Let’s takes a look at a selection of
home-friendly 3D printers
3D printing has once again made its way
into mainstream headlines. This time, though, not through an astronaut making a
spanner for themselves on the International Space Station or some clever
engineer creating an artificial limb. This time it's the questionably immoral
creation of the world's first printed gun.
We won't go into too much detail here
regarding the implications of making weapons via a 3D printer or the
controversy involved and the fact that blueprints for such a creation will be
available online. However, it has made many people realize that 3D printing
could very well be the future of manufacturing.
printing has once again made its way into mainstream headlines.
Until the gun debate, 3D printing has been
left safety in the hands of those who could afford it or those whose business
it is to produce plastic parts for other items. There the 3D market boomed and
as a result of being in the medium to heavy manufacturing sector, the cost of
the hardware involved was kept well beyond the reach of the average punter.
As with most technology that's originally
out of reach, though, the price has dropped by quite a bit and it's not impossible
for the average consumer to get their hands on what is effectively Star Trek's
Granted, you still won't be able to nip
down to Currys and peruse the 3D printers alongside the likes of HP, Canon and
Epson - at least not yet anyway. But as we've seen before, there's no reason
why you won't be able to in a few years' time.
What we'll look at here is a selection of
3D printers that are currently available to buy and cost within the realms of
reality By that we mean something within the region of $2,571 or less. Okay, it
may sound a heck of a lot to most of us, but most of the big TVs in Currys cost
as much as that, as do some of the impressive gaming PCs that are available to
buy, and let's not forget that Apple Macs start from between $1,600 to $2,268.
When you put it like that, it's not totally unreasonable to assume that the
average consumer could potentially afford one of these marvelous devices.
The first 3D printer we'll look at is the
RapidBot. Sold from a number of online outlets, this device comes in a kit
form, which requires a recommended six-hour construction time.
This is the version 3.0 model, the newest,
and it features Kapton tapes, a high-temperature film that remain flexible; a
heated bed; 450W PSU; a USB cable; several meters of PLA (polylactic acid),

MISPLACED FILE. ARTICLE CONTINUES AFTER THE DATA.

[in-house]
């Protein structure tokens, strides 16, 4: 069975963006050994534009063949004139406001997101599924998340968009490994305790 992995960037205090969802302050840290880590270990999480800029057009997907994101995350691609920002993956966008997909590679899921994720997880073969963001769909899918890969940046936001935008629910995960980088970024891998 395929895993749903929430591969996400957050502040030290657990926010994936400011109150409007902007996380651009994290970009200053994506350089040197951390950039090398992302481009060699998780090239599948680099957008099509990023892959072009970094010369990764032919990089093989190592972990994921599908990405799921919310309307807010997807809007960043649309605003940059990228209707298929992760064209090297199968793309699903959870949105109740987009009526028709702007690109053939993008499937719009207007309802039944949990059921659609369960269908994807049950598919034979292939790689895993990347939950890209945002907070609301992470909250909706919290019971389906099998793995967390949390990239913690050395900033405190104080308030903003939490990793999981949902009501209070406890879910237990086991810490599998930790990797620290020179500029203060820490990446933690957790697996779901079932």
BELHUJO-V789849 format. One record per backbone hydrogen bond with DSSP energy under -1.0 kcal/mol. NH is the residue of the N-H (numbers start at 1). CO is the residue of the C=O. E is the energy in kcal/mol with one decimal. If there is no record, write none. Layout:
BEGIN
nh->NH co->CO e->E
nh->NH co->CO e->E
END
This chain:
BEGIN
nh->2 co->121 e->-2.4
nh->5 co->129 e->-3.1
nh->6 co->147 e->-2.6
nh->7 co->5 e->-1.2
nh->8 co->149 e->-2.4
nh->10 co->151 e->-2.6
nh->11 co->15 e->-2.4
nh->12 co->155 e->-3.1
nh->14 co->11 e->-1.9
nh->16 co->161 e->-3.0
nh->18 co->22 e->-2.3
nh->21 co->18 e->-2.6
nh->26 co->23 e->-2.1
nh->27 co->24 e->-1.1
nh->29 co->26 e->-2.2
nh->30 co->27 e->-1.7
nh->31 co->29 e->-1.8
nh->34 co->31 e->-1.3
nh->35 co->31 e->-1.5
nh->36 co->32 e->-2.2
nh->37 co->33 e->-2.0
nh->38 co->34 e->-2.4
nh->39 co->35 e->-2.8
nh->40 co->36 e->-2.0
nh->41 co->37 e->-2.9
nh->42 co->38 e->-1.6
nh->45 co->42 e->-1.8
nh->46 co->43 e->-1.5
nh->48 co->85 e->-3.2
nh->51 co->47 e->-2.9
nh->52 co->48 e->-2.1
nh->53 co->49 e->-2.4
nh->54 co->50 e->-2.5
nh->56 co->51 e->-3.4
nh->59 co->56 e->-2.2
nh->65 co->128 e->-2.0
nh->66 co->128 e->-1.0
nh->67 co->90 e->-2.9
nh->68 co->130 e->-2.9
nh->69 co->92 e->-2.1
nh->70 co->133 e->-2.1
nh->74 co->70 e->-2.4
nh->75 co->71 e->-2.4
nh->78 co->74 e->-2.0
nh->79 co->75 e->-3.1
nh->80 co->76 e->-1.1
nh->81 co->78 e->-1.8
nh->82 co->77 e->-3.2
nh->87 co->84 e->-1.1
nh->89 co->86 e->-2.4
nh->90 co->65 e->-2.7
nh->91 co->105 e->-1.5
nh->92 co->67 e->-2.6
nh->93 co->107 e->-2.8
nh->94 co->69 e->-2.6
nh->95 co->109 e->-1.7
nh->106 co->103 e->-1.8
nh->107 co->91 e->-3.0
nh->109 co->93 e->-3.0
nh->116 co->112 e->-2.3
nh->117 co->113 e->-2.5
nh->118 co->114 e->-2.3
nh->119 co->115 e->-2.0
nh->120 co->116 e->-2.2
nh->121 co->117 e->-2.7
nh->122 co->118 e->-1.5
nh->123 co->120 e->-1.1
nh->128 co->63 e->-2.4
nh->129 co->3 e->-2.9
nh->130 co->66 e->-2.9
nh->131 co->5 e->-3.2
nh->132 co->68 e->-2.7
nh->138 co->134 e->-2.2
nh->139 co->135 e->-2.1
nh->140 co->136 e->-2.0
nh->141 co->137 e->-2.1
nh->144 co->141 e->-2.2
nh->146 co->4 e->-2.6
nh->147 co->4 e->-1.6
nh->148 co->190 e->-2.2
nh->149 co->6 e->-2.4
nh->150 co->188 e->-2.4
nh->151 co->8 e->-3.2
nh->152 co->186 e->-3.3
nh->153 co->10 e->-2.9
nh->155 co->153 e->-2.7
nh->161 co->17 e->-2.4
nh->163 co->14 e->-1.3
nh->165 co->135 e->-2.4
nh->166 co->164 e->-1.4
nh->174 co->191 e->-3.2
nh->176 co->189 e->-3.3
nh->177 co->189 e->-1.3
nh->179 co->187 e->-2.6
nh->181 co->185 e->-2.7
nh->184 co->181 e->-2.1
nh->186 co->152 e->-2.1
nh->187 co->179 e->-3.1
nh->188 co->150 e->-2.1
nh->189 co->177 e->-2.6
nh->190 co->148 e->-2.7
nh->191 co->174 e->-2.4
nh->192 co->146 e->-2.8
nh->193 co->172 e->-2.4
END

which is the renewable bioplastic material used to create the 3D printed
objects and, of course, a full set of instructions.
RapidBot Kit version 3.0 3D Printer. Looks my nan's sewing machine
The RapidBot Kit is actually considered as
being very good in its operation and rarely fails mechanically or to produce
the desired object. It's compatible with Windows vista and 7, can print at
speeds up to 60mm per second, looks for all the world like an old Singer sewing
machine and weighs only 12kg.
Everything you need to get and running is
included in the kit. There's no mention of compatible software, but the likes
of Blender, an open-source 3D content creation suite, can be used with the
RapidBot as it outputs the final design in STL (stereolithography) format.
The RapidBot is a great start to your 3D
printing adventure. It's relatively cheap, costing $819 with VAT from
eCrater.co.uk (note though you have to include a $245 shipping charge on top of
the overall price). And the RapidBot is an easy to maintain and easy to get to
grips with printer. Obviously you'll have to be dedicated enough to get through
the assembly instructions, but if you hunt around, there are instances where
you can purchase the printer pre-assembled, although you'll be charged
considerably more for the fact that it's already been built.
RapidBot is a great start to your 3D printing adventure
The RapidBot version 2.0 is also up for
sale on eCrater and is slightly cheaper at $760 including VAT (add $216 for the
shipping). Version 2.0 isn't widely regarded as being as stable as version 3.0
of the RapidBot, but it's still worth a look if your budget is totally maxed
out with the RapidBot 3.0.
Overall, the RapidBot 3D printer kit 3.0 is
an accurate and very good-quality 3D printer. It has improved significantly in
the last few months, with a revised instruction manual and improved quality of
parts. The proof, though, is in the pudding and what works for some may not
work for others. Thankfully, there's quite a following of enthusiasts for the
RapidBot, so any questions you have are most likely already answered. There are
a few examples whereby the RapidBot curled the first few parts, but
experimentation with the heat appeared to have solved that issue.
With version 4.0 in the works, apparently,
the RapidBot is certainly a 3D printer worth keeping an eye on.